A representative for Air China said the carrier hasn’t issued U.S. dollar bonds overseas for a while and its aircraft leasing and buying is not funded by the securities. Chief Financial Officer Xiao Feng said in March that the carrier’s U.S. dollar debt exposure will fall to 35 percent this year. Representatives for China Eastern, China Southern and Cosco didn’t respond to requests seeking comment, while a representative for China Aircraft Leasing said the rating downgrade would have no impact on the lessor.
Even before the Moody’s announcement, some Chinese companies were struggling to adjust. Ambitious conglomerate LeEco, which last month scrapped a proposed $2 billion acquisition of Californian TV maker Vizio Inc., has struggled to raise funds and plans to lay off more than 300 employees in the U.S., keeping about 50 people.
"The challenges with raising new capital have made it difficult in the past few months to support all of our business’ priorities," LeEco said in a statement on May 23.
More bad news for China may be on its way from rival agency S&P Global Ratings, which in January maintained a negative outlook for the country and warned of a possible downgrade in the coming months. In response to a request for a comment, S&P referred to its January statement on the negative outlook.
The yield premium on investment-grade notes from Chinese firms over government securities rose 1 to 2 basis points Wednesday after the Moody’s move, according to credit traders who aren’t authorized to speak publicly. Those spreads had already increased 10 basis points this quarter to 268.3, up from a decade-low of 257 in March, according to JPMorgan Chase & Co. indexes. Moody’s also downgraded the ratings of 26 non-financial corporate and infrastructure government-related issuers by one level.
The “market will be watching for any action from S&P’s which could be the next to move,” Suan Teck Kin, a senior economist at United Overseas Bank Ltd. in Singapore, wrote in a report published Wednesday.
Still, President Xi Jinping’s government has significant advantages as it tries to limit damage to the economy from indebted companies. Limited exposure to external debt and a semi-closed capital account would give the administration time to deal with the leverage problem, Credit Suisse Group AG analyst Vincent Chan wrote in a report published Wednesday.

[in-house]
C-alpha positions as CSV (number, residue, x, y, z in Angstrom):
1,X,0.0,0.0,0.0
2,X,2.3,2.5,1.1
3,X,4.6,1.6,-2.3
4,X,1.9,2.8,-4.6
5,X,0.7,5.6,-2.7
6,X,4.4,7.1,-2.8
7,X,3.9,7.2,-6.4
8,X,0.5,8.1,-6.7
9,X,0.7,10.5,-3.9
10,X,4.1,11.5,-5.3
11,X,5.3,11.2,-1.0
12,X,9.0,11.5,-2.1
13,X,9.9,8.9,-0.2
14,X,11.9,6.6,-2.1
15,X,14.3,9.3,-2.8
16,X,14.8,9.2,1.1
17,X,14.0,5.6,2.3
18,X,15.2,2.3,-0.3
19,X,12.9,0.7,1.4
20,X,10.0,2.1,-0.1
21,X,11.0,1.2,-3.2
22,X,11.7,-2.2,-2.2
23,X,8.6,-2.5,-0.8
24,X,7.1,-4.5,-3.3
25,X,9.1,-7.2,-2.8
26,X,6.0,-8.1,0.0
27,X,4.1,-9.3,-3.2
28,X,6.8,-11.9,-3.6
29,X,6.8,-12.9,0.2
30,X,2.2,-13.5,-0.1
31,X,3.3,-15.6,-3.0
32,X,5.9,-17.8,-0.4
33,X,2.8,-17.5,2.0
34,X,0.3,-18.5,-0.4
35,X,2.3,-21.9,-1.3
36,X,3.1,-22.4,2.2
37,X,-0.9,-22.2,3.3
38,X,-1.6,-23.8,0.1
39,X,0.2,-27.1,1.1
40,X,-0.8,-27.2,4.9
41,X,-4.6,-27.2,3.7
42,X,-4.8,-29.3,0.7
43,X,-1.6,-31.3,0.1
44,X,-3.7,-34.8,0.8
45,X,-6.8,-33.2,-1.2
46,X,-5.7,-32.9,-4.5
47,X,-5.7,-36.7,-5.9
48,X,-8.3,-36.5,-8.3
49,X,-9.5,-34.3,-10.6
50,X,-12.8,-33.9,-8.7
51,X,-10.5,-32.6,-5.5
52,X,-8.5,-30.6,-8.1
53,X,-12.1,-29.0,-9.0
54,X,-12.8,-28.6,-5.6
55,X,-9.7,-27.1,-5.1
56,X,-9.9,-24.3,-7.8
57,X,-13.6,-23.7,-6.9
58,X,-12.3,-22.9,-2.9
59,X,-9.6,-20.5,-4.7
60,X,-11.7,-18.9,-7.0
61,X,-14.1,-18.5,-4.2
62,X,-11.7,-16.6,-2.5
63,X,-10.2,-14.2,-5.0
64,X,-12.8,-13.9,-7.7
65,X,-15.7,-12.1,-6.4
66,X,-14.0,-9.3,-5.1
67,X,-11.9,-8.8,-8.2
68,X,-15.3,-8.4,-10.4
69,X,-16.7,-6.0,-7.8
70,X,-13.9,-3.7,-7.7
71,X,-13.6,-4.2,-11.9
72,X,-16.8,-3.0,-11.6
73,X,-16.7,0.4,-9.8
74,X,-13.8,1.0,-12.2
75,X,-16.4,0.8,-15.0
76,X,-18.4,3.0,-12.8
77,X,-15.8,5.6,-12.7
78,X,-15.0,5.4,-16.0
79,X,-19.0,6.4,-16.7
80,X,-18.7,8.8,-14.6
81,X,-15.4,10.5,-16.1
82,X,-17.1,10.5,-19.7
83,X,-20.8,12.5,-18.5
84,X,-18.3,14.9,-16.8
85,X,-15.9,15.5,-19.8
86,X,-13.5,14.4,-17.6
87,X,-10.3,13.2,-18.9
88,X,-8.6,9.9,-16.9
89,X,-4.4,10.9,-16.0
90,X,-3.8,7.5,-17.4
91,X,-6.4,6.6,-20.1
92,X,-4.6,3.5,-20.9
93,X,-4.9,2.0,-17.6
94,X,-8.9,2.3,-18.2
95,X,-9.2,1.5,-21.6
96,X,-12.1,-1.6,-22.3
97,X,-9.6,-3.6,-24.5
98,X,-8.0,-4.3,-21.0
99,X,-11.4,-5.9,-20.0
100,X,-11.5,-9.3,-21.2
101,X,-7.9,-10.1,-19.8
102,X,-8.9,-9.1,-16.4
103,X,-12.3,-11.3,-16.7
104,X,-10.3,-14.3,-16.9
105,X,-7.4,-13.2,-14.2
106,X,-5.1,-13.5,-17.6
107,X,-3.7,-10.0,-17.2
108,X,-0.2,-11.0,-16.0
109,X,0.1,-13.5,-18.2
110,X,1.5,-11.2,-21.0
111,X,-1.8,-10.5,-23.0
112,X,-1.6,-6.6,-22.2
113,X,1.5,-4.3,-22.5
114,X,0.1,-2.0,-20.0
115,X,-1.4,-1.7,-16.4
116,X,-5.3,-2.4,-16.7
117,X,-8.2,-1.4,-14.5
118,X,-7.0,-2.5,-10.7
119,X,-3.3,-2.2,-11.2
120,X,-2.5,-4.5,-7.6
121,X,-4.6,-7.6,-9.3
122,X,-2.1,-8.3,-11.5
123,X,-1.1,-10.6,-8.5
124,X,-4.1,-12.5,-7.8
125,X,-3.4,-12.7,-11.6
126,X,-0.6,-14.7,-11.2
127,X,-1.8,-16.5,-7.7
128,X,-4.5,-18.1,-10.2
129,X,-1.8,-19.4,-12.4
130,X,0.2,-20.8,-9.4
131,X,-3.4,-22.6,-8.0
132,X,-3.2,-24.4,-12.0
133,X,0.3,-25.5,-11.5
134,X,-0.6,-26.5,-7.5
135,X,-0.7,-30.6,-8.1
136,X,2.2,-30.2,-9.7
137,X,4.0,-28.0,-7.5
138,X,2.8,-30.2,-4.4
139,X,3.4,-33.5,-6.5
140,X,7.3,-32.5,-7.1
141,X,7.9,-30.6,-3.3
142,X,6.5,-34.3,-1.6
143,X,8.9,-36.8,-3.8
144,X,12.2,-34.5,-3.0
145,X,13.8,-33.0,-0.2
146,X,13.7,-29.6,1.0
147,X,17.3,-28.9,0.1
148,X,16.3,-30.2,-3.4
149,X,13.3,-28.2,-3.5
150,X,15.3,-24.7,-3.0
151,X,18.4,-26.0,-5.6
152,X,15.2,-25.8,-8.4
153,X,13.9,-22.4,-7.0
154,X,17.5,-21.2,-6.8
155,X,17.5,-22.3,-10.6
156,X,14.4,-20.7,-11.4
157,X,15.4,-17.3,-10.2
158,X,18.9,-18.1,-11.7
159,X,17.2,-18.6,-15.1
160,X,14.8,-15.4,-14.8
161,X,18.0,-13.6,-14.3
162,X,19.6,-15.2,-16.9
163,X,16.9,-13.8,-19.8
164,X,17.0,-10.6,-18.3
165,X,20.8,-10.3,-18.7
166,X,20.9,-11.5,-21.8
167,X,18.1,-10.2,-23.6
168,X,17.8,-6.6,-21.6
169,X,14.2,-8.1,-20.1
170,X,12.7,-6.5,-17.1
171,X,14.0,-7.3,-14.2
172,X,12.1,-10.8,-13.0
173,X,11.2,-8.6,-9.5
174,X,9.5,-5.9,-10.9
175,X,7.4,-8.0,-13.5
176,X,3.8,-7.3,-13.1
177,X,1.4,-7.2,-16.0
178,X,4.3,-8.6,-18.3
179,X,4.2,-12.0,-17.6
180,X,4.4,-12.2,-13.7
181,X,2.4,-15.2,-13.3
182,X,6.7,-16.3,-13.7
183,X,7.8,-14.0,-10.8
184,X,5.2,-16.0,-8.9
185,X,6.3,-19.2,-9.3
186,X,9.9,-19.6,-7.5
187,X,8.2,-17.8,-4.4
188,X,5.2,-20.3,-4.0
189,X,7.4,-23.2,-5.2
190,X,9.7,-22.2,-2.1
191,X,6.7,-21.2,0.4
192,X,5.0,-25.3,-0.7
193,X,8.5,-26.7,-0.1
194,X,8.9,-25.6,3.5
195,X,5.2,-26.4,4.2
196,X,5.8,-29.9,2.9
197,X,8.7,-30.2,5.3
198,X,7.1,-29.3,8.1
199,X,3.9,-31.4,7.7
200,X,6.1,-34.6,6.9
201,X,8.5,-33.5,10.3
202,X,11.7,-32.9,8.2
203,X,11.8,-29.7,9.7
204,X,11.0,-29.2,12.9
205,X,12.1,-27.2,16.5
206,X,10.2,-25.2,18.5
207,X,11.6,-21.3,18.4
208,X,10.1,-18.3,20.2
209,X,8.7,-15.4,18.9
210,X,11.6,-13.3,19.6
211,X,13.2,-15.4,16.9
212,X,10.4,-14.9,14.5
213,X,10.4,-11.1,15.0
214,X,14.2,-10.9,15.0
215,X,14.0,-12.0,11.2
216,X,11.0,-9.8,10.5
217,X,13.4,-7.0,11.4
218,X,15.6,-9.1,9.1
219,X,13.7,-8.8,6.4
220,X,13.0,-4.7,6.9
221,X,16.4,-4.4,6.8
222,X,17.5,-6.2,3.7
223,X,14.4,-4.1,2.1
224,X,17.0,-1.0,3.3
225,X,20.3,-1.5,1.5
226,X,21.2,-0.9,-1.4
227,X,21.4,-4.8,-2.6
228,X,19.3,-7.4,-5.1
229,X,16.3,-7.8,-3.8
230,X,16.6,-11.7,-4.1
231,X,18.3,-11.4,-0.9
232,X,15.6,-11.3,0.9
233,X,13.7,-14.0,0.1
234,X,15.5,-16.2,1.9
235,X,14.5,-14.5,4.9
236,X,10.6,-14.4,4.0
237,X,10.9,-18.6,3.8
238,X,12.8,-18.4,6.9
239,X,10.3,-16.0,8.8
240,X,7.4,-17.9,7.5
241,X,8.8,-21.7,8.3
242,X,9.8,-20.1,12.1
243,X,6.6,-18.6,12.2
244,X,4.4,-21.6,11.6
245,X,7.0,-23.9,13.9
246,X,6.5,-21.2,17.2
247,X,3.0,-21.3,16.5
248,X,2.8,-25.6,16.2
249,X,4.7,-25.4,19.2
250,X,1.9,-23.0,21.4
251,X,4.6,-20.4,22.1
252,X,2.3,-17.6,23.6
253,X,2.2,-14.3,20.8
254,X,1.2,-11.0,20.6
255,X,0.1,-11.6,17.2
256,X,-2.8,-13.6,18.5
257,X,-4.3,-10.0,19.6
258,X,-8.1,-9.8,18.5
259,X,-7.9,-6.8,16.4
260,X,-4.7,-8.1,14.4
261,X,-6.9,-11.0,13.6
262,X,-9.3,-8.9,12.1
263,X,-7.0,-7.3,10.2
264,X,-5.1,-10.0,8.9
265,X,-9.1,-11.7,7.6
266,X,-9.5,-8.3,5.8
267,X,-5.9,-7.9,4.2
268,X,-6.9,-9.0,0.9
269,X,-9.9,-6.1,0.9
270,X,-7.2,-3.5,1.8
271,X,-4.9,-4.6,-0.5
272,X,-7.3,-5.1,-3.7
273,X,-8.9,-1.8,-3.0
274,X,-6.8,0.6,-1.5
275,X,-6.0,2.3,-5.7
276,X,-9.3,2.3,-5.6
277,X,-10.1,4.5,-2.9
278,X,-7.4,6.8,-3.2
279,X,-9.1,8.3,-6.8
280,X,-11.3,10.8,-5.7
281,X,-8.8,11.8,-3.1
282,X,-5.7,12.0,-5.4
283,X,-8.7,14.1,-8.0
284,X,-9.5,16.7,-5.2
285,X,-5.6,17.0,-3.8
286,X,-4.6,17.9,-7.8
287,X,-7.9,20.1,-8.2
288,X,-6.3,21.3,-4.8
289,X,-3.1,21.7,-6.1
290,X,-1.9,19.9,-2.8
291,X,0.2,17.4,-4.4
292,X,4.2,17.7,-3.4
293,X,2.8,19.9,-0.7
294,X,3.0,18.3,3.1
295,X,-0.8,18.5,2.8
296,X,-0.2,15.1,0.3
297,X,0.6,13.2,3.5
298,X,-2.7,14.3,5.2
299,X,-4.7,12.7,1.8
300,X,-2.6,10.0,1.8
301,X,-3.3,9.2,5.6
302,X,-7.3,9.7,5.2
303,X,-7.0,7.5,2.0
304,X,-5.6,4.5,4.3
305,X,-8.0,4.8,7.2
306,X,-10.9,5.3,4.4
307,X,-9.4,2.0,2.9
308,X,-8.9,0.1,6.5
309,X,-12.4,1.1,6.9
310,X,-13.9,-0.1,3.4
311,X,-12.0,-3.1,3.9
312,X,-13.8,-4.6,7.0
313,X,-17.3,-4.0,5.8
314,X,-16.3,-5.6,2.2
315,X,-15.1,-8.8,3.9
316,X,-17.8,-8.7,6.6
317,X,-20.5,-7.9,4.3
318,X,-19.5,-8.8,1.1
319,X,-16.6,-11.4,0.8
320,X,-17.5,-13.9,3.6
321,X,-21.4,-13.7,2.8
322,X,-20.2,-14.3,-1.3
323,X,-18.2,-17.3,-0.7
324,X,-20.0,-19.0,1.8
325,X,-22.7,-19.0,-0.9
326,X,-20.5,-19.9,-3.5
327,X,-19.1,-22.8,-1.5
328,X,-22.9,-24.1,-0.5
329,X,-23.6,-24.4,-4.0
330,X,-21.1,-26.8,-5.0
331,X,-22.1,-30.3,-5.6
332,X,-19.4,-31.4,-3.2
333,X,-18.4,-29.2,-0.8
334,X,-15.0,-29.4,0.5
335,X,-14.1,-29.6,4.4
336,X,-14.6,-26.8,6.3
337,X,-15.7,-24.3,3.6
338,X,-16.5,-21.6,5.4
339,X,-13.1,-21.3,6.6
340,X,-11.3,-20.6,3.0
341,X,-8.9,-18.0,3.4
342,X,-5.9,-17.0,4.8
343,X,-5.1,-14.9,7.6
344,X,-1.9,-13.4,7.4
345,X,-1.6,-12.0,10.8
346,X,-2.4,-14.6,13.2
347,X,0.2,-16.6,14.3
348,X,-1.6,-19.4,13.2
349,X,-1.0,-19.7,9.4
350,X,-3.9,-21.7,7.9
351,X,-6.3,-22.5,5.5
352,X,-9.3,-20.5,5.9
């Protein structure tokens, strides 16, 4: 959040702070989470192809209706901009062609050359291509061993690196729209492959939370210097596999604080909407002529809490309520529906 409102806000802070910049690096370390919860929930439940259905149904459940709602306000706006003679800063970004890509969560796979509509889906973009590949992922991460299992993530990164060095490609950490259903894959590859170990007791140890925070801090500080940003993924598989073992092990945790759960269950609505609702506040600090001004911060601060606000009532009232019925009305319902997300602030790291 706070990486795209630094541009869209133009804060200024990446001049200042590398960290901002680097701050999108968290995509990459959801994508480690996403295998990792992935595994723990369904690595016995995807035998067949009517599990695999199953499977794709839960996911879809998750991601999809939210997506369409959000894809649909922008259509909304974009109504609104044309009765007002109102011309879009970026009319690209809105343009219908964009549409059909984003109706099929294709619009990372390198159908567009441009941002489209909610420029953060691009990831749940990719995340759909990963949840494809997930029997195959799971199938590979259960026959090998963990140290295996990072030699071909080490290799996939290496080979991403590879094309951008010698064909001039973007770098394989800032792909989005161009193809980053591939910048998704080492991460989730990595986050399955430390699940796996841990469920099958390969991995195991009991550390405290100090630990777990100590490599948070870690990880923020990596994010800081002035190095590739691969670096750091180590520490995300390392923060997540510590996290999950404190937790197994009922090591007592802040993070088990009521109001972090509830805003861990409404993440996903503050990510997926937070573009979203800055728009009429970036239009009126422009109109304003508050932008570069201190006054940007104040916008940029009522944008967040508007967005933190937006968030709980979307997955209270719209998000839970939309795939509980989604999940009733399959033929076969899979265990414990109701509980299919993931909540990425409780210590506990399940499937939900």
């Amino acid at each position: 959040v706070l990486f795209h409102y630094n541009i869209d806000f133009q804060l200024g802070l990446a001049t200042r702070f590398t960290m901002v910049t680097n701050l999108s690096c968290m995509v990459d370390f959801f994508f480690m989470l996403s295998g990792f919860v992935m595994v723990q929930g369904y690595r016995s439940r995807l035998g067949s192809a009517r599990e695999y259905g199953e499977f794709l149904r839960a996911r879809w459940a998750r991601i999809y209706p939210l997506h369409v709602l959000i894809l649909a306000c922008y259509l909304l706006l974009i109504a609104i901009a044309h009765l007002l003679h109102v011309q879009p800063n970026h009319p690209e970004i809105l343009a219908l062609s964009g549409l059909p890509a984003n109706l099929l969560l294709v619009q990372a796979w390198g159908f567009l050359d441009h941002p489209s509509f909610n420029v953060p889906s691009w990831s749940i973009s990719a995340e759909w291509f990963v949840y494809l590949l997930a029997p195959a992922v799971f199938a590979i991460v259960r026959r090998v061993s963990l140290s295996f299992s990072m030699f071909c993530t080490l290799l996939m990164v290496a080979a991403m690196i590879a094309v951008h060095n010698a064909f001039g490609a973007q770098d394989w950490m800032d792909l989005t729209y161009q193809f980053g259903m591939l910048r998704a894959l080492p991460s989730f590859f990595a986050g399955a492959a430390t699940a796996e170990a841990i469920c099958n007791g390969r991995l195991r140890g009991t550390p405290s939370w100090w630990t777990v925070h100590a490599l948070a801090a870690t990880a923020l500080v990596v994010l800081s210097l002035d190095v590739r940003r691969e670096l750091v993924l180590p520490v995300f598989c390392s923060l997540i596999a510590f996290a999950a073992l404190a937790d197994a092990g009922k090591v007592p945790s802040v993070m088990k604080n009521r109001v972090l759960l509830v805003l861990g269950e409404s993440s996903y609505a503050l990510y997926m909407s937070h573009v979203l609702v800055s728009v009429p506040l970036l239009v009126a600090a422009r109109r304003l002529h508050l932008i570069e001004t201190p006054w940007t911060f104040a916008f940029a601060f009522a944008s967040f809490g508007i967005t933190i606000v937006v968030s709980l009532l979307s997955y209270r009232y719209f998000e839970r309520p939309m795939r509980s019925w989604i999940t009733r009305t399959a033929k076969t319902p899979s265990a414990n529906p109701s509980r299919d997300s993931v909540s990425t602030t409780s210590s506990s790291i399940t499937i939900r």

The same day Moody’s announced the sovereign downgrade, the agency reaffirmed its A1 rating for Beijing Infrastructure Investment Co., because of the support the company has from the central government.
"BII will continue to play a critical role in executing Beijing’s public transport policies; specifically, in its ownership, building and operating of Beijing’s subway and rail system," Moody’s vice president and senior analyst Ada Li said in a separate statement. "The company will therefore continue to receive ongoing and predictably high levels of fiscal support" from the government.
Representatives listed on the company’s website couldn’t be reached for comments.
“It is difficult to envisage China getting into a financial crisis situation similar to other Asian countries in 1997 and some European countries in past few years,” wrote Credit Suisse’s Chan. “However, whether the Chinese government would have the determination to push through necessary reforms and tolerate a further economic slowdown to solve the rising leverage problem is still a big unknown.”
— With assistance by Bruce Einhorn, and Dong Lyu